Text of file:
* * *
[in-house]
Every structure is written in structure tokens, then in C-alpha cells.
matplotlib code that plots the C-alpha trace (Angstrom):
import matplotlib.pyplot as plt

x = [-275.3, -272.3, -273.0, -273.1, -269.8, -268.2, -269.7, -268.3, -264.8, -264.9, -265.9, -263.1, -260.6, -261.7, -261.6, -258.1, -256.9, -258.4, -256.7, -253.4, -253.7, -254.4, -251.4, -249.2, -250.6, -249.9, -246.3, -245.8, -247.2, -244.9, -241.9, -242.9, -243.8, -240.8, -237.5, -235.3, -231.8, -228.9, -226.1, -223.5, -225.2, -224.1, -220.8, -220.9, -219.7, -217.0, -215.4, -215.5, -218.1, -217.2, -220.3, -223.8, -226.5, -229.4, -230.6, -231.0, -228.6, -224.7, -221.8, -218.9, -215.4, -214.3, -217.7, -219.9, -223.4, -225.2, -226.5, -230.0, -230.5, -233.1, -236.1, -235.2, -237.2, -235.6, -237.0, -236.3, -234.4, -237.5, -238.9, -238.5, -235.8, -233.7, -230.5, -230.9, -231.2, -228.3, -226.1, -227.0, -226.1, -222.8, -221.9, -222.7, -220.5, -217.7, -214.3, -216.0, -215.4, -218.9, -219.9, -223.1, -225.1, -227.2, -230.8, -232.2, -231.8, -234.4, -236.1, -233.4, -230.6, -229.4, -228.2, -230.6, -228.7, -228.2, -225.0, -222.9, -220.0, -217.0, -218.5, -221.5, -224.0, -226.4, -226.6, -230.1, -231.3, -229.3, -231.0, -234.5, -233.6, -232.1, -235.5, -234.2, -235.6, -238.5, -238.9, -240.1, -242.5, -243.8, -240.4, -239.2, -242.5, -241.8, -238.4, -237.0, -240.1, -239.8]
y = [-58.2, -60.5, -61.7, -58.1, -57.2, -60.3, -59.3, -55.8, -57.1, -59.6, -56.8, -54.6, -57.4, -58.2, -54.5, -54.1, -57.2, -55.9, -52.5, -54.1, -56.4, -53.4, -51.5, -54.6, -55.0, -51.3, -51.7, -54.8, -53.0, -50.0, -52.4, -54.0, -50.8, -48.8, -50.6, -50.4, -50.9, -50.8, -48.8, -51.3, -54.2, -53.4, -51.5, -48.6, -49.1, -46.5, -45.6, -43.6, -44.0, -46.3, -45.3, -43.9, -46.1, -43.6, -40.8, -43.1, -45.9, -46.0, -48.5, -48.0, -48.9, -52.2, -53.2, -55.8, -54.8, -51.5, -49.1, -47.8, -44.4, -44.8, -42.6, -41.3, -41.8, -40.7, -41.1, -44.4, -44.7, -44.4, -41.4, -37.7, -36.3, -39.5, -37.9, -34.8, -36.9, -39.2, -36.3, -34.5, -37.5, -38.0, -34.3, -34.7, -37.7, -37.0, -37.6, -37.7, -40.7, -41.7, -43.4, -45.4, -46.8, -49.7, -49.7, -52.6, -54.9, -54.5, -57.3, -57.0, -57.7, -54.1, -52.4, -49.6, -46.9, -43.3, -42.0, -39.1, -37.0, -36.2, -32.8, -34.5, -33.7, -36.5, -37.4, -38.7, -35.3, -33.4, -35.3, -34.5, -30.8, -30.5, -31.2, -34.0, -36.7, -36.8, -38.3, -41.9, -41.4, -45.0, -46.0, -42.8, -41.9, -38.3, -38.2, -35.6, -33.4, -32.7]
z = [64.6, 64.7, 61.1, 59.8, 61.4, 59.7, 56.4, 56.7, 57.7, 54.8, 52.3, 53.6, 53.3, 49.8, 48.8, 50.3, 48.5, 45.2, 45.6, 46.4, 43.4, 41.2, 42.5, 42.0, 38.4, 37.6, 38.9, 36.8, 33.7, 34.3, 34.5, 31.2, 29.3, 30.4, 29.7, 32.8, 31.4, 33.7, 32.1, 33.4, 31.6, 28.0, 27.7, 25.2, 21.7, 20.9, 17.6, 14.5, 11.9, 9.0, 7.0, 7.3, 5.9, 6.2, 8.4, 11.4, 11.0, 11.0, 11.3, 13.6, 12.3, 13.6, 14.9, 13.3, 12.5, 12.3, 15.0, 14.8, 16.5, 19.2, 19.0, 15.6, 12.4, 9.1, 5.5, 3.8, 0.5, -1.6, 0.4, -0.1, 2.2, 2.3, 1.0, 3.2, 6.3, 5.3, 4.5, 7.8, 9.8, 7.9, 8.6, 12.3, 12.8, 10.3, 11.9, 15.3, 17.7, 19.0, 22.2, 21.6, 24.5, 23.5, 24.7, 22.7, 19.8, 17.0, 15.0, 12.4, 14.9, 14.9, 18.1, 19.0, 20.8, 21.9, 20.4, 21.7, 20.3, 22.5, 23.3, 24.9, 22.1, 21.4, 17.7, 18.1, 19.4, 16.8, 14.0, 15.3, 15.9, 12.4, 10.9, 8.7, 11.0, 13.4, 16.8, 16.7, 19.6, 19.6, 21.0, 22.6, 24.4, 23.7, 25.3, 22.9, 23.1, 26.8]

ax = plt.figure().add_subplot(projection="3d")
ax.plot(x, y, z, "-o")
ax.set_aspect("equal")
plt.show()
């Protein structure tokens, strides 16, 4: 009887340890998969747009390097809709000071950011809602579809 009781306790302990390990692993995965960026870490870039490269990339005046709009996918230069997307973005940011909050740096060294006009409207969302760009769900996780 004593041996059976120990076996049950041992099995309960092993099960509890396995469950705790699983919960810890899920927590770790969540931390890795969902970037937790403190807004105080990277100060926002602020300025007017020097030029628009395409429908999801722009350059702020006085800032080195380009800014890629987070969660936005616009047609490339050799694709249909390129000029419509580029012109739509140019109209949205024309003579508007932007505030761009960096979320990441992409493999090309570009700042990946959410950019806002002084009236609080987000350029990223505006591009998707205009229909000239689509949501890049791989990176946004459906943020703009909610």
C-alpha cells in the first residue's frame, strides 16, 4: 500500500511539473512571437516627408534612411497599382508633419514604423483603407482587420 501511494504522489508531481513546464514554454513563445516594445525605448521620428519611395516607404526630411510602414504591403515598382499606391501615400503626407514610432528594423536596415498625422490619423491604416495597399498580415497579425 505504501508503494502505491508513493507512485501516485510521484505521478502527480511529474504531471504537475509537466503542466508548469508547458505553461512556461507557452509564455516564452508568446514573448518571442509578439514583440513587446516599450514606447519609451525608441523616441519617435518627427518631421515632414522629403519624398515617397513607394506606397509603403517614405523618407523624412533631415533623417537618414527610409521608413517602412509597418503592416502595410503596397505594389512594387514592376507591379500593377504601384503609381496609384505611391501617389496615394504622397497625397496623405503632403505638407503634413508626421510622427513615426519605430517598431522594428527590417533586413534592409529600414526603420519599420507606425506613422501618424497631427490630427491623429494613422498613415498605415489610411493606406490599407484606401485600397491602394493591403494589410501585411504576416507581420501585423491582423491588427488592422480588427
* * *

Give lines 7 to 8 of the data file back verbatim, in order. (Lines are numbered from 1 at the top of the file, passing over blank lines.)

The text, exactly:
z = [64.6, 64.7, 61.1, 59.8, 61.4, 59.7, 56.4, 56.7, 57.7, 54.8, 52.3, 53.6, 53.3, 49.8, 48.8, 50.3, 48.5, 45.2, 45.6, 46.4, 43.4, 41.2, 42.5, 42.0, 38.4, 37.6, 38.9, 36.8, 33.7, 34.3, 34.5, 31.2, 29.3, 30.4, 29.7, 32.8, 31.4, 33.7, 32.1, 33.4, 31.6, 28.0, 27.7, 25.2, 21.7, 20.9, 17.6, 14.5, 11.9, 9.0, 7.0, 7.3, 5.9, 6.2, 8.4, 11.4, 11.0, 11.0, 11.3, 13.6, 12.3, 13.6, 14.9, 13.3, 12.5, 12.3, 15.0, 14.8, 16.5, 19.2, 19.0, 15.6, 12.4, 9.1, 5.5, 3.8, 0.5, -1.6, 0.4, -0.1, 2.2, 2.3, 1.0, 3.2, 6.3, 5.3, 4.5, 7.8, 9.8, 7.9, 8.6, 12.3, 12.8, 10.3, 11.9, 15.3, 17.7, 19.0, 22.2, 21.6, 24.5, 23.5, 24.7, 22.7, 19.8, 17.0, 15.0, 12.4, 14.9, 14.9, 18.1, 19.0, 20.8, 21.9, 20.4, 21.7, 20.3, 22.5, 23.3, 24.9, 22.1, 21.4, 17.7, 18.1, 19.4, 16.8, 14.0, 15.3, 15.9, 12.4, 10.9, 8.7, 11.0, 13.4, 16.8, 16.7, 19.6, 19.6, 21.0, 22.6, 24.4, 23.7, 25.3, 22.9, 23.1, 26.8]

ax = plt.figure().add_subplot(projection="3d")